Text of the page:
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February 1, 1958


Author Affiliations


Surgeon in Chief, Children's Memorial Hospital.

JAMA. 1958;166(5):462-466. doi:10.1001/jama.1958.02990050032006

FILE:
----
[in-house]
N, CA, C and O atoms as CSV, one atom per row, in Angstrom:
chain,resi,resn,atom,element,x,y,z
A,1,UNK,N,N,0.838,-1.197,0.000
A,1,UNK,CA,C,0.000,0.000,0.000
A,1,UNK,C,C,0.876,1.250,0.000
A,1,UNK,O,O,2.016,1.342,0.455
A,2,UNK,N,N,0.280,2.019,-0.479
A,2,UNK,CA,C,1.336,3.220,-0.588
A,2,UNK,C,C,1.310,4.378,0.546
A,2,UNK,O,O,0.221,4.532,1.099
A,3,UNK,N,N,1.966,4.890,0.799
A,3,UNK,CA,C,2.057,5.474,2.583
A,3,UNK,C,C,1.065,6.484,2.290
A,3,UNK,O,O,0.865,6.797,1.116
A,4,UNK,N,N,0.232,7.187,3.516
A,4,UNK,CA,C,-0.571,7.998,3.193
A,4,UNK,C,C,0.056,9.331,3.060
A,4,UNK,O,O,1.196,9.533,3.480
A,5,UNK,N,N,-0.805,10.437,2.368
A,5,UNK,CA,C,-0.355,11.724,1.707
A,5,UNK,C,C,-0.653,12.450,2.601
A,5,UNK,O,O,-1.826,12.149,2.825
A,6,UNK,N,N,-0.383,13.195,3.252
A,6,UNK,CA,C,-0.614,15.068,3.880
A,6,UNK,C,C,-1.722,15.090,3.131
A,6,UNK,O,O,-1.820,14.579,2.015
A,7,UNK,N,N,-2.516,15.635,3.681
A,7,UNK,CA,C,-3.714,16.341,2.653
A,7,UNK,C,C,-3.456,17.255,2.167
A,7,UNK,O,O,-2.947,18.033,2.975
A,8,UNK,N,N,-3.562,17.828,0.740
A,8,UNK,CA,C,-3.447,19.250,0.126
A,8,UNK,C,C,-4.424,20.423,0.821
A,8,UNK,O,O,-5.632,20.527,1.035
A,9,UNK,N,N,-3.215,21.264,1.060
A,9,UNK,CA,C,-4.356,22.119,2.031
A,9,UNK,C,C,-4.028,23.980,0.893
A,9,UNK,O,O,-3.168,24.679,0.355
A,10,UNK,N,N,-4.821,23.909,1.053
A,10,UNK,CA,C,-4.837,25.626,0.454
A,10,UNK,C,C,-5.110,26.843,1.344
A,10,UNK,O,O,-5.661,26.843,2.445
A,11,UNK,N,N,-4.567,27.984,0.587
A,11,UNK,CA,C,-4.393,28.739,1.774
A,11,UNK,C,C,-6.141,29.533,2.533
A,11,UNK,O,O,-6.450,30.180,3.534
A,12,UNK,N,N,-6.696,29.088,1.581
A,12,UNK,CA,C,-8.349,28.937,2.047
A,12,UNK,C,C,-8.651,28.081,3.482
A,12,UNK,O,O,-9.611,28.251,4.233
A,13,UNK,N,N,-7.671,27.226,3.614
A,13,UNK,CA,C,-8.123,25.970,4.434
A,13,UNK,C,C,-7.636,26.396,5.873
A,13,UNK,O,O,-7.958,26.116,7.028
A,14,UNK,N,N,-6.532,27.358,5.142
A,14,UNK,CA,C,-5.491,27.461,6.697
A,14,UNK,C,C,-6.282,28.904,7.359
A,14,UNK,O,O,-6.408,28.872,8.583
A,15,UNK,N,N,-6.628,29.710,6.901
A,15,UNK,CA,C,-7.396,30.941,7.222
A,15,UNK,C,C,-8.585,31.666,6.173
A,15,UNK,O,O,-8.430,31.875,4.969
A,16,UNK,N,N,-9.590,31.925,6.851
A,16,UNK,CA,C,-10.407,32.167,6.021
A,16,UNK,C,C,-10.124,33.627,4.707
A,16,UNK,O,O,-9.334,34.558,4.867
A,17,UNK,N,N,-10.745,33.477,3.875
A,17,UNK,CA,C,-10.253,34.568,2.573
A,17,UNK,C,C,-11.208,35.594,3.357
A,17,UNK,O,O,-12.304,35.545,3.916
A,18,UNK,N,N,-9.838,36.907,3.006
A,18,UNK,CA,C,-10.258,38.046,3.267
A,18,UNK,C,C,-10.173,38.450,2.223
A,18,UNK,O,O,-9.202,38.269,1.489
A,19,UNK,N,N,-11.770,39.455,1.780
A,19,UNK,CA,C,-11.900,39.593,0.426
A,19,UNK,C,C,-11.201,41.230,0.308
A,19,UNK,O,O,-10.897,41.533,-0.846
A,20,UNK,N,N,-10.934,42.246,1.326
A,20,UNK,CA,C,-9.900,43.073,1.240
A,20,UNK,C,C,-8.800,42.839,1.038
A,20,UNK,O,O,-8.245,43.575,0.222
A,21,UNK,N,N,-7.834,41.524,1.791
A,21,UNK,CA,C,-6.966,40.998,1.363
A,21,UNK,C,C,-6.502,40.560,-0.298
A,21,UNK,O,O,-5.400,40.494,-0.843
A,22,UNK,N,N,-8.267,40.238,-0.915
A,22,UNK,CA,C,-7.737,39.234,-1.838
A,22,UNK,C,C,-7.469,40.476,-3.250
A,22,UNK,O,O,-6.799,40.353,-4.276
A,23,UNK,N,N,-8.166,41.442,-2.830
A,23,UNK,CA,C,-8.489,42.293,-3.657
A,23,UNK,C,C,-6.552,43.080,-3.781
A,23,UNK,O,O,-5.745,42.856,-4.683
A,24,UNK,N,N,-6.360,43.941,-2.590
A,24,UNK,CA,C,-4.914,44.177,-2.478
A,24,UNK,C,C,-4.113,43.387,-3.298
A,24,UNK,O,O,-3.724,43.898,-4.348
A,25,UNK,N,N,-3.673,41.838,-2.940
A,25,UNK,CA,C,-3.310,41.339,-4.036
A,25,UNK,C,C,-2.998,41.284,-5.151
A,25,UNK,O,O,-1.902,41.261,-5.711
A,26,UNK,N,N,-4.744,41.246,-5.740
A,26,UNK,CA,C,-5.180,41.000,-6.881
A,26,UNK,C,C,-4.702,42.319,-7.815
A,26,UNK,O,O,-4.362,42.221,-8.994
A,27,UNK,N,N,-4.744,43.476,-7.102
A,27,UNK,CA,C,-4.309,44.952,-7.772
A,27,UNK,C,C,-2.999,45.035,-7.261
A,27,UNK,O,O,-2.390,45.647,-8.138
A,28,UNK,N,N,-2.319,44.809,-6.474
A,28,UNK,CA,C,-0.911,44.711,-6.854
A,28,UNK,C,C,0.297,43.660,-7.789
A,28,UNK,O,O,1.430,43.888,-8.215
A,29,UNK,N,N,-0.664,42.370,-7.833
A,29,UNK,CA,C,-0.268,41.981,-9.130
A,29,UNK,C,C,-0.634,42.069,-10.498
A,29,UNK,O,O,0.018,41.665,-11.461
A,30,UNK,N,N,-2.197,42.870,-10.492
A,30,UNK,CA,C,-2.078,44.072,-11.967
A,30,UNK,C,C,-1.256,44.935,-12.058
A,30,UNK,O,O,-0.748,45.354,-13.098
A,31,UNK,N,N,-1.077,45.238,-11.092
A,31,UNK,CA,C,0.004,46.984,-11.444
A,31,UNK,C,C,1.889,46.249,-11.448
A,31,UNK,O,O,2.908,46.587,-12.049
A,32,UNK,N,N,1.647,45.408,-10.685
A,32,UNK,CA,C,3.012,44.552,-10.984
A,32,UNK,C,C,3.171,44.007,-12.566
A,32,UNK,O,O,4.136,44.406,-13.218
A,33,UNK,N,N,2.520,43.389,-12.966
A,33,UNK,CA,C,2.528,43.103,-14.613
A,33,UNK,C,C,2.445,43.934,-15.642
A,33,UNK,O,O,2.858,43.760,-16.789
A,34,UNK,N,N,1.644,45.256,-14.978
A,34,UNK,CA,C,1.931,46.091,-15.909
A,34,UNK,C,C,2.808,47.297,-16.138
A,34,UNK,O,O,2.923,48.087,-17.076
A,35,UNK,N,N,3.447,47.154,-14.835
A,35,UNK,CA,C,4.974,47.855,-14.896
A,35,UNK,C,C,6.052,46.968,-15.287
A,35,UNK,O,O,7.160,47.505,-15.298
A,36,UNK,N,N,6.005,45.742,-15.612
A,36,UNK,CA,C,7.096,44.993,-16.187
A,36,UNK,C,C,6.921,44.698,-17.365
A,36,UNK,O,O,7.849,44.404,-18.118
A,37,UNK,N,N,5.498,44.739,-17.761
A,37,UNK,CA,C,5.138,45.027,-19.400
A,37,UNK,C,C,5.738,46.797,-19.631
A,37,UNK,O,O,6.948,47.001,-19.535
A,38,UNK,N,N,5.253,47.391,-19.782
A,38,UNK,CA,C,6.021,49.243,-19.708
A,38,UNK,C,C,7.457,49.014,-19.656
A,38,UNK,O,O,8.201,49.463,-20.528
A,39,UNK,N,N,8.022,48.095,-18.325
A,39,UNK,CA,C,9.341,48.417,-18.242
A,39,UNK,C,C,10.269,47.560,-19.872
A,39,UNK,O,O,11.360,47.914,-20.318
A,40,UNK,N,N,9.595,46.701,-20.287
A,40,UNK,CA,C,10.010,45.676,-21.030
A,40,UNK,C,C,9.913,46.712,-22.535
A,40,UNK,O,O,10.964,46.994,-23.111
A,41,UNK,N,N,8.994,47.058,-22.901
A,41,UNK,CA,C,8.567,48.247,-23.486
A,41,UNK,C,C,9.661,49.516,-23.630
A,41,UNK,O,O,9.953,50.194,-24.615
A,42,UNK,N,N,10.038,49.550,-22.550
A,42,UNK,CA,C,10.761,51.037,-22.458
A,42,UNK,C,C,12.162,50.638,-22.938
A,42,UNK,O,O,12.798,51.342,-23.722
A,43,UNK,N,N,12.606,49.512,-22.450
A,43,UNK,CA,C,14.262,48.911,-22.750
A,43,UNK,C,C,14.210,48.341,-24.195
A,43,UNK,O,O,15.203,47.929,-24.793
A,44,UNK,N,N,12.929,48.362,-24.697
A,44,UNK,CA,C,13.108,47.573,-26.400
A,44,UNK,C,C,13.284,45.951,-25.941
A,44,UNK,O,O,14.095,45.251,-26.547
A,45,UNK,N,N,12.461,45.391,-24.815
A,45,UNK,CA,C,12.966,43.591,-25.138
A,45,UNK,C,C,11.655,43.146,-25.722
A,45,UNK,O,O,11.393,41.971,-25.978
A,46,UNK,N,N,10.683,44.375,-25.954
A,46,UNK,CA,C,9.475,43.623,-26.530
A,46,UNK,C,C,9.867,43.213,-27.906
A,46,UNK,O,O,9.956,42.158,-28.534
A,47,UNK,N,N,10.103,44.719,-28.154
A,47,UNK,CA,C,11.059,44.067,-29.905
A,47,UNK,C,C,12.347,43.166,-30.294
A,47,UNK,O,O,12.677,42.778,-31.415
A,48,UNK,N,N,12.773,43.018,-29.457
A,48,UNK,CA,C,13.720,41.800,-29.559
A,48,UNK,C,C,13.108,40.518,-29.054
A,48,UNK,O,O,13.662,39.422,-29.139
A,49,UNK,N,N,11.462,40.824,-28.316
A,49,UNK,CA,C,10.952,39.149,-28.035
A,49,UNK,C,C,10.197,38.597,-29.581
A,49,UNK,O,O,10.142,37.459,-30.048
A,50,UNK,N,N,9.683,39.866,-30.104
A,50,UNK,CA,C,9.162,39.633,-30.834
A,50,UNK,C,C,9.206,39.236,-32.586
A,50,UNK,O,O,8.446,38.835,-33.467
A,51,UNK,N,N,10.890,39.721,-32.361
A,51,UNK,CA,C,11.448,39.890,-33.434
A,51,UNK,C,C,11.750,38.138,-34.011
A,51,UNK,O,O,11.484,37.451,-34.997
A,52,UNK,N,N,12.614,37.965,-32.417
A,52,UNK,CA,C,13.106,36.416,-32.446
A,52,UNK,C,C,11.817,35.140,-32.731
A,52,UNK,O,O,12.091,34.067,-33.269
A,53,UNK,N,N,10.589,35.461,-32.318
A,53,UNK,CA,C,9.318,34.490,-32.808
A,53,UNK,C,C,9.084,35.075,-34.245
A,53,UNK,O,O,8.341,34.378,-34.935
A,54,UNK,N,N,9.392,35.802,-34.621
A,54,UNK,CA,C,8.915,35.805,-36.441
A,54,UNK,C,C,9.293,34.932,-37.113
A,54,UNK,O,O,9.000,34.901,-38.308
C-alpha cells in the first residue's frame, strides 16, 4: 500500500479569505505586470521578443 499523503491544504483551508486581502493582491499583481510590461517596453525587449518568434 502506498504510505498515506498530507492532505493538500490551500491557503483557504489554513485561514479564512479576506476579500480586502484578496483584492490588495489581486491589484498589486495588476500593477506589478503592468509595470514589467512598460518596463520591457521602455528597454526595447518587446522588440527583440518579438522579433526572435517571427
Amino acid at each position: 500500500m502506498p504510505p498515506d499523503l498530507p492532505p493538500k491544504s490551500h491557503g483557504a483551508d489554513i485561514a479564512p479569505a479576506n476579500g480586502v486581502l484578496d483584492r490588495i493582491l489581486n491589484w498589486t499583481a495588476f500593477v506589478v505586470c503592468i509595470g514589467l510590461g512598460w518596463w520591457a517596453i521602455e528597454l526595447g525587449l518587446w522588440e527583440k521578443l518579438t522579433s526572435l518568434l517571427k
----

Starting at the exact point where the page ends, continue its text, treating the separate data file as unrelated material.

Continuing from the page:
Pediatric surgery today encompasses not only abdominal and orthopedic surgery but also the surgical correction of many other types of disease, trauma, and congenital defects in all parts of the body. Basic training in general surgery is absolutely essential for work in pediatric surgery. In addition, there must be a deeply ingrained love of children, a carefully nurtured tolerance of their natural aversion to being hurt, and the careful acquisition of gentleness and skill in dealing with them. Anesthesiologists accustomed to dealing with adults need to be especially careful in their first encounters with children. It will long be impossible to specify just which surgical procedures should be considered within the field of competence of the pediatric surgeon. Rigid specifications as to each surgeon's rightful field of activity would limit unduly the work of some men who are competent and well aware of their responsibilities. The refinements of child care are possible only where it is feasible to have personnel specially trained in all phases of it. Every medical center of any size should have a chidlren's hospital where the best in medical and surgical care is available from experienced personnel. In it there should be a surgeon who devotes all his time to pediatric surgery.